Top Shelf – Butcher’s Table

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They say Butcher’s Table is the swankiest new steakhouse in town, with tasting flights of different grades or different cuts of beef. It’s trendy and it’s a bit of a extravagance, but if you’re going to have steak, you might was well go all out. We were celebrating a birthday afterall, so no expense was spared.  And that’s how I like it.

Butcher's Table - uni

uni – lardo, seeded bread, jalapeño. Considering that Butcher’s Table specializes in beef, this uni had a delicate sweetness and creaminess that paired well with the bread and the spice of the jalapeños. It’s always fun to see how uni is used outside of sushi and they did quite well with this fun bite of appetizer.

 

Butcher's Table - 4-cut tasting flight

If you wanted to know what the difference in cuts tastes like, this is how you do it. If you can’t taste the difference between the cuts, then your best bet is to get the cheapest cut and stick to it. This happens to be the 5-star tasting – filet, new York, cap of ribeye and eye of ribeye. All the pieces had a lovely beef flavor, the filet was the most tender (as expected), though none of them had any issues with gristle and chewiness. This is about as good as it gets.

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Great [Again] – Young American Alehouse

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This post is as much about food as it is politics, as fair warning. I’ve had a hard time processing the results of the 2016 election and writing is cathartic to me.

It was election night. Nutkin and She-Nutkin and I met for dinner so that I could regale them with my tales from New Orleans (beignets, music, and history!).  I wanted to check out Young American Alehouse since it was in their neighborhood, and it was Maria Hines’ re-imagining of Golden Beetle. They had just opened three weeks ago. Golden Beetle was my favorite Mediterranean restaurant in Seattle, so I was sad to see the change, but I assume they had good reason for the change. Maybe the locals weren’t interested in the unrecognizable spices or the fancy small plates among the growing population of craft breweries springing up all over the neighborhood?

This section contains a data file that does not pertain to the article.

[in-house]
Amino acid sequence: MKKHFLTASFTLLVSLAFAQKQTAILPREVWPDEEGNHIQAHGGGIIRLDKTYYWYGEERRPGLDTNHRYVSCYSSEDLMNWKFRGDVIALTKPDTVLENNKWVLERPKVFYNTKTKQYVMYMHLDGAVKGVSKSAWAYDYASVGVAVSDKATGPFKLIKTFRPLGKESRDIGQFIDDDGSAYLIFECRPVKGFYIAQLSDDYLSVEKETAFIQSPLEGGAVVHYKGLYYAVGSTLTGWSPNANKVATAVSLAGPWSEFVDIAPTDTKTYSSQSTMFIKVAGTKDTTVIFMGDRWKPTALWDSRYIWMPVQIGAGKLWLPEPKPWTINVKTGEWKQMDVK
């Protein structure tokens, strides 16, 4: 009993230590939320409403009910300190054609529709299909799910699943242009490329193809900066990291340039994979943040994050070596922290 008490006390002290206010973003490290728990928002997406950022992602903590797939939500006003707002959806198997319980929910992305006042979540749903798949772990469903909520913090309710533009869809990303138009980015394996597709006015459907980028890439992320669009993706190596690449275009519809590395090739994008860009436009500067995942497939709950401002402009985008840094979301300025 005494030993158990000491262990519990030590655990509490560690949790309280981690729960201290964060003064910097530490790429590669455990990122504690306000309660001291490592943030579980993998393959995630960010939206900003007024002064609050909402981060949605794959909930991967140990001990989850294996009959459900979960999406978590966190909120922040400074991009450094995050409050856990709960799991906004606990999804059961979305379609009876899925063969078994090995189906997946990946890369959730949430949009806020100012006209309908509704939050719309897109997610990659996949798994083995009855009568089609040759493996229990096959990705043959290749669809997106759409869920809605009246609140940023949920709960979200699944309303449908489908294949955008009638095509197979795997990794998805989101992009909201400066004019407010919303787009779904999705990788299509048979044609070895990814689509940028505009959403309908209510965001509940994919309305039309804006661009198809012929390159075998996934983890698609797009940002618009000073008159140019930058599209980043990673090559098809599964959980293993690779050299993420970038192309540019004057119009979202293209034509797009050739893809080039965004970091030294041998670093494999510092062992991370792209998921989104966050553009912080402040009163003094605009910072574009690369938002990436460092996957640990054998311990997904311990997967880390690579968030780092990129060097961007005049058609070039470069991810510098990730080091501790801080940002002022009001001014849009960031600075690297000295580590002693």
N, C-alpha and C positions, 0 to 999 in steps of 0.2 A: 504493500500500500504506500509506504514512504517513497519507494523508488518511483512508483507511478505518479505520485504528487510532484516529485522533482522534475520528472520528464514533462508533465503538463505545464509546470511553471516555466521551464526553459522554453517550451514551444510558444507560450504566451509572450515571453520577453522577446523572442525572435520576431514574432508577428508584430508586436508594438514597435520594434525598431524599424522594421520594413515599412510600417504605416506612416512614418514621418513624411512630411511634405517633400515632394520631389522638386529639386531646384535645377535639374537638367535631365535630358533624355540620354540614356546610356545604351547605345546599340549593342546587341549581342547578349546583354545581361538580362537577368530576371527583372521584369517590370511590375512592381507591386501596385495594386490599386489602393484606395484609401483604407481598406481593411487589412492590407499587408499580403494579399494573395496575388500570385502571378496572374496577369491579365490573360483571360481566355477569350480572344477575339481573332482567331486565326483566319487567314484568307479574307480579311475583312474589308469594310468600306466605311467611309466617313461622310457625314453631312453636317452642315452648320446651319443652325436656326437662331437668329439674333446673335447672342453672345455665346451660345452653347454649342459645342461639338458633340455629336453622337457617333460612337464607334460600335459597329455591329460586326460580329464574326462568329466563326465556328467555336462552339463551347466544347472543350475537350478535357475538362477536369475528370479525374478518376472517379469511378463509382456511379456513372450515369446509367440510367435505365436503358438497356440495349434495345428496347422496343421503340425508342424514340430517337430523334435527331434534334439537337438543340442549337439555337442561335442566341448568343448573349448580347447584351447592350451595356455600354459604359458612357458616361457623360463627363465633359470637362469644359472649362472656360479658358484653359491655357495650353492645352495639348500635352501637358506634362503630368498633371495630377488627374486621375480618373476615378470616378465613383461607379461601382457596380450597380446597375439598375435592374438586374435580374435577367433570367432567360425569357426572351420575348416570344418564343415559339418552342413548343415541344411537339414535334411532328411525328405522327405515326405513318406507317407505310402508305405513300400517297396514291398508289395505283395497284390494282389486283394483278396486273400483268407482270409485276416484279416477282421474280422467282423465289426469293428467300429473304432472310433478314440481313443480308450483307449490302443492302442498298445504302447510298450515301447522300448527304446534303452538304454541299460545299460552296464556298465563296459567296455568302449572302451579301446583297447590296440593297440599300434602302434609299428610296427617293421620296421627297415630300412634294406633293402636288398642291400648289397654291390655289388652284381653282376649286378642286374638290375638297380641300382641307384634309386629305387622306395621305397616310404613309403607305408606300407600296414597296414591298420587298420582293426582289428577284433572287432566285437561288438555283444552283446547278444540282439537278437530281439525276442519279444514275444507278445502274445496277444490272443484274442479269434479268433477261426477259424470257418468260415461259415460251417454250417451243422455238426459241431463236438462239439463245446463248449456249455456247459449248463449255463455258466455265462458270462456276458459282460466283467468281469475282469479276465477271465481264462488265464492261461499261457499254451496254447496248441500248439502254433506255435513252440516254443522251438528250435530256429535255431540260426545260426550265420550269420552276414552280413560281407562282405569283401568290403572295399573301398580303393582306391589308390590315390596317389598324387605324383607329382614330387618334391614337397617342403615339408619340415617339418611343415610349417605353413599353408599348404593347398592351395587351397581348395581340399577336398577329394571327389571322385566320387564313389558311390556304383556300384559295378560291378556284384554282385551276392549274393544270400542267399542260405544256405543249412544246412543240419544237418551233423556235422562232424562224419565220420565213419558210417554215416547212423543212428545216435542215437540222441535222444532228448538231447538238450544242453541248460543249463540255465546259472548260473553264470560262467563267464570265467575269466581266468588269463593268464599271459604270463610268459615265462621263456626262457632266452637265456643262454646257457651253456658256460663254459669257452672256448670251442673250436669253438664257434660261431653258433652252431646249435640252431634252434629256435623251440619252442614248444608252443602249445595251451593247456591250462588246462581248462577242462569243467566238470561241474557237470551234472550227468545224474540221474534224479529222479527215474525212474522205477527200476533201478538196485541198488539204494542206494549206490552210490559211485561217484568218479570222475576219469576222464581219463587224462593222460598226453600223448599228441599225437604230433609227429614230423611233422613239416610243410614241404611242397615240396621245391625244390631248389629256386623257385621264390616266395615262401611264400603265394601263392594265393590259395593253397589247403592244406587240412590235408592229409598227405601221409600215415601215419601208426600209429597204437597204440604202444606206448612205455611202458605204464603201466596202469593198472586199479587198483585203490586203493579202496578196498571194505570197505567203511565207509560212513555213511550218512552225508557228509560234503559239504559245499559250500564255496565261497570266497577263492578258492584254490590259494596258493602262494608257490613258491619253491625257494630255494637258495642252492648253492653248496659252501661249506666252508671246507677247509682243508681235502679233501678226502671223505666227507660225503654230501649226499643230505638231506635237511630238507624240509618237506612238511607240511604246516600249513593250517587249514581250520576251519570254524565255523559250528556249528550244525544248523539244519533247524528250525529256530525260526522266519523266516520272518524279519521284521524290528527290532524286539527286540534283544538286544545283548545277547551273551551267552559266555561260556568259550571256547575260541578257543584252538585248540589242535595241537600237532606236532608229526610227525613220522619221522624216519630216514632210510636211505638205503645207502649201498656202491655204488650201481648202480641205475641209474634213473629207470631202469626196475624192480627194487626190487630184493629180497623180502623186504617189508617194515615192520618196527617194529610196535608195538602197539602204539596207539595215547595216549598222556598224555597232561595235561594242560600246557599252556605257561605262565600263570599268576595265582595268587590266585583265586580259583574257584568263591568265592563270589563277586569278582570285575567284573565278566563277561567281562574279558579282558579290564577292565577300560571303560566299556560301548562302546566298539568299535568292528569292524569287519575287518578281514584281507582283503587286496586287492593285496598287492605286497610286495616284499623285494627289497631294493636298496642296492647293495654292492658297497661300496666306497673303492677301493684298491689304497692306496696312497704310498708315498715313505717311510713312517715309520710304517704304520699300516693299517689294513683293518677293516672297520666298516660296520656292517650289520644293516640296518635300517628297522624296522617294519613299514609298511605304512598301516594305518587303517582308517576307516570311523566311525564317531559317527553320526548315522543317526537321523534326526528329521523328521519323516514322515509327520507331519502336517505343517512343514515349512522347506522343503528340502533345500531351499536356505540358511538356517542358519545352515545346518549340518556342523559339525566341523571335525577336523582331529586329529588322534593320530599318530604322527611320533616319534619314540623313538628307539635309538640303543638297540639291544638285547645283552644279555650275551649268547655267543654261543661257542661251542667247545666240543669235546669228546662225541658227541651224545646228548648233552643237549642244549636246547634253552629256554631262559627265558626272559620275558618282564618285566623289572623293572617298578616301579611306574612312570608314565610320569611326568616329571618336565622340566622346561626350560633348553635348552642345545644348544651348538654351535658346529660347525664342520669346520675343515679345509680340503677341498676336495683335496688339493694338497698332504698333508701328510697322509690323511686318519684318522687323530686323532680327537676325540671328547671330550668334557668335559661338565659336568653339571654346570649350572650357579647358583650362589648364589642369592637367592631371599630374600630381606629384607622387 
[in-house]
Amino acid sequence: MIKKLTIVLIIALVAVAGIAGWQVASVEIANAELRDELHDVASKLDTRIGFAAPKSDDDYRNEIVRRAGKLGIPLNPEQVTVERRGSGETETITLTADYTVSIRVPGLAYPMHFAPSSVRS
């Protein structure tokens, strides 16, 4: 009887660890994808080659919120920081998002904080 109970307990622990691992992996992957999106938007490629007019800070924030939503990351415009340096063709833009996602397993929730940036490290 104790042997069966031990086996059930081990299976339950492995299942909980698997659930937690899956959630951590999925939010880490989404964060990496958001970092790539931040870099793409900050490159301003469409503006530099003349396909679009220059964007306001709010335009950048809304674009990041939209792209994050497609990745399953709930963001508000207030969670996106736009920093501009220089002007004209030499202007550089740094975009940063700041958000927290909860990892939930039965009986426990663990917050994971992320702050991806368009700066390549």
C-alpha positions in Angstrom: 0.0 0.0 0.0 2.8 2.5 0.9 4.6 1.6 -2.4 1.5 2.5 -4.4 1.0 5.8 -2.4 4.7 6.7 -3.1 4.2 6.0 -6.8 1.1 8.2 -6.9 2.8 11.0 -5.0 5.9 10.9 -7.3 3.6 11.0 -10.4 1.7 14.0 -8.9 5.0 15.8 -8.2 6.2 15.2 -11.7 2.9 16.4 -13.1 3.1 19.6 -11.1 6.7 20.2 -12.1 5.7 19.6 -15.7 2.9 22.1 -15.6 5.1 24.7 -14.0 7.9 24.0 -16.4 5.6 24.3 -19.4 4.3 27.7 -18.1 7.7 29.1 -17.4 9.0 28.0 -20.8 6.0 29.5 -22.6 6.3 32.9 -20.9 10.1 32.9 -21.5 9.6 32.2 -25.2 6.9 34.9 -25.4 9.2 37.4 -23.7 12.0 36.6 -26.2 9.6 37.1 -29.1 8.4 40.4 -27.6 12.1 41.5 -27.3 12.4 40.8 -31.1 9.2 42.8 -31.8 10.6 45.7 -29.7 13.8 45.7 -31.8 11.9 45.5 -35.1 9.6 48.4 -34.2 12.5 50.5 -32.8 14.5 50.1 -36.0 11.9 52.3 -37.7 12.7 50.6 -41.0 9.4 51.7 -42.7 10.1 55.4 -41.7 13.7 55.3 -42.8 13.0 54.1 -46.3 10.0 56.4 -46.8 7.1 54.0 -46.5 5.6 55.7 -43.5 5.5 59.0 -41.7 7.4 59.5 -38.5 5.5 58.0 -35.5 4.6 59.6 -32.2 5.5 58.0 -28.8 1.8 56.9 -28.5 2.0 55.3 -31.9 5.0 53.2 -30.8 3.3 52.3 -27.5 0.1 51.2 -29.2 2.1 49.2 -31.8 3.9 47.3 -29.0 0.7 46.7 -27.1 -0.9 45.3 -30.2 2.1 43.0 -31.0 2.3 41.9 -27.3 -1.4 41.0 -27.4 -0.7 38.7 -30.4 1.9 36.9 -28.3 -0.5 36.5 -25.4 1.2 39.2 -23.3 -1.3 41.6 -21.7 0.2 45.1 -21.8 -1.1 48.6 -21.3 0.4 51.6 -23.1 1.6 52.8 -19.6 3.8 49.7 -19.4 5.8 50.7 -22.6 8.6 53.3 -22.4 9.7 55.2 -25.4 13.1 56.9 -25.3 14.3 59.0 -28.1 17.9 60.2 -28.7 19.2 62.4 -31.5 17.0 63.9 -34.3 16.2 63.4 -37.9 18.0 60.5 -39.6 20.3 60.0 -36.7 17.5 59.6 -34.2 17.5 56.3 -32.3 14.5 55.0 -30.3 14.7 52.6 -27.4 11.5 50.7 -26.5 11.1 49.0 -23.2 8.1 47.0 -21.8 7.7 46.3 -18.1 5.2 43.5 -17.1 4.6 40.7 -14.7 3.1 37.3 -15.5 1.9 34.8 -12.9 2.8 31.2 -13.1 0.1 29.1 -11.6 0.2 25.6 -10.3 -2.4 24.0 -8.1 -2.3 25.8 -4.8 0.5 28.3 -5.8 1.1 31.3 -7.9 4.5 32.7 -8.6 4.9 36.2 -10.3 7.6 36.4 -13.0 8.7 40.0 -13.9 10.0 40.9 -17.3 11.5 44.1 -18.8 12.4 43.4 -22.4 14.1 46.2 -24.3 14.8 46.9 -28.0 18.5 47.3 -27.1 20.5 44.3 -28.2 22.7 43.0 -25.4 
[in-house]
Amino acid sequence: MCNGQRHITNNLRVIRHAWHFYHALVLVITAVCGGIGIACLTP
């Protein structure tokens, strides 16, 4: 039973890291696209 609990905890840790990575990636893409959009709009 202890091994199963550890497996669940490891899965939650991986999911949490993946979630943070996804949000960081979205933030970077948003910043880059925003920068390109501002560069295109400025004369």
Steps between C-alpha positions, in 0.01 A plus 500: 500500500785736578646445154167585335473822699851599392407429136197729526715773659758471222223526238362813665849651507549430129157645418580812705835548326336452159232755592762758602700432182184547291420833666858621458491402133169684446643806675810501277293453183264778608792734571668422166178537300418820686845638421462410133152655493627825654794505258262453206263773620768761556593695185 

We were halfway through our entrees when She-Nutkin checked her phone for the election results. All we saw was a sea of red. A little bit of math told us that Hilary had lost the White House.  It was as if we had all swallowed rancid milk (or in this case, a rancid Cheeto) in our stomachs. What was supposed to be a celebration of our first woman for President, quickly became a shot to the gut with an instant reaction to throw up. This wasn’t supposed to happen.  How could someone who spews racist, misogynistic, and bigoted comments be elected as a leader in a country that once was a haven with freedom of persecution from race, creed, and religion? What fear has torn this country asunder to turn to hate? Continue reading »


Come On In – Screen Door (Portland, OR)

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They say that Sunday brunch is an institution in Portland.  The proper way to brunch, according to locals, is to put your name on the waiting list, go home to eat a bowl of cereal or to a donut shop, and then come back about an hour later. In other words, be prepared to wait for a while, so grab your favorite friends/family and enjoy the company. In our Portlandia adventures, we chose the most popular brunch spot, Screen Door, for the experience.

We arrived at 10:30am, and as promised, the wait about about 1.5 hours and we were seated just past noon. We had a table of four, so we had the opportunity to share a few items. Otherwise, expect to take lots of food home.

Screen Door - chicken and waffles